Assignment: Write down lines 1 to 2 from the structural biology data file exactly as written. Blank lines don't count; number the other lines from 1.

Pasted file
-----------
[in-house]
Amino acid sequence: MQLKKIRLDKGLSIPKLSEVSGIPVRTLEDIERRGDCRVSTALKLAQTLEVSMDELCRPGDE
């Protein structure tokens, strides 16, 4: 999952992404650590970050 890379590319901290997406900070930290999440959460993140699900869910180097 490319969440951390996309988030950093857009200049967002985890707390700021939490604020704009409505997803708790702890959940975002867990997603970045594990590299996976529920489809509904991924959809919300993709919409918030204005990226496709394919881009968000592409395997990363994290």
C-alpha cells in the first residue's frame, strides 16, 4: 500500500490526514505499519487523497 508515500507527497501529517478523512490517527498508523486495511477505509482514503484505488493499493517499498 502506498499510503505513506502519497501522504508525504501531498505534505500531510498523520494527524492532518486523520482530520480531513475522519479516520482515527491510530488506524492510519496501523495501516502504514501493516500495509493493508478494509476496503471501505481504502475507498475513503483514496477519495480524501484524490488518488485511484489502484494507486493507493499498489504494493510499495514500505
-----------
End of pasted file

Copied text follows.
[in-house]
Amino acid sequence: MQLKKIRLDKGLSIPKLSEVSGIPVRTLEDIERRGDCRVSTALKLAQTLEVSMDELCRPGDE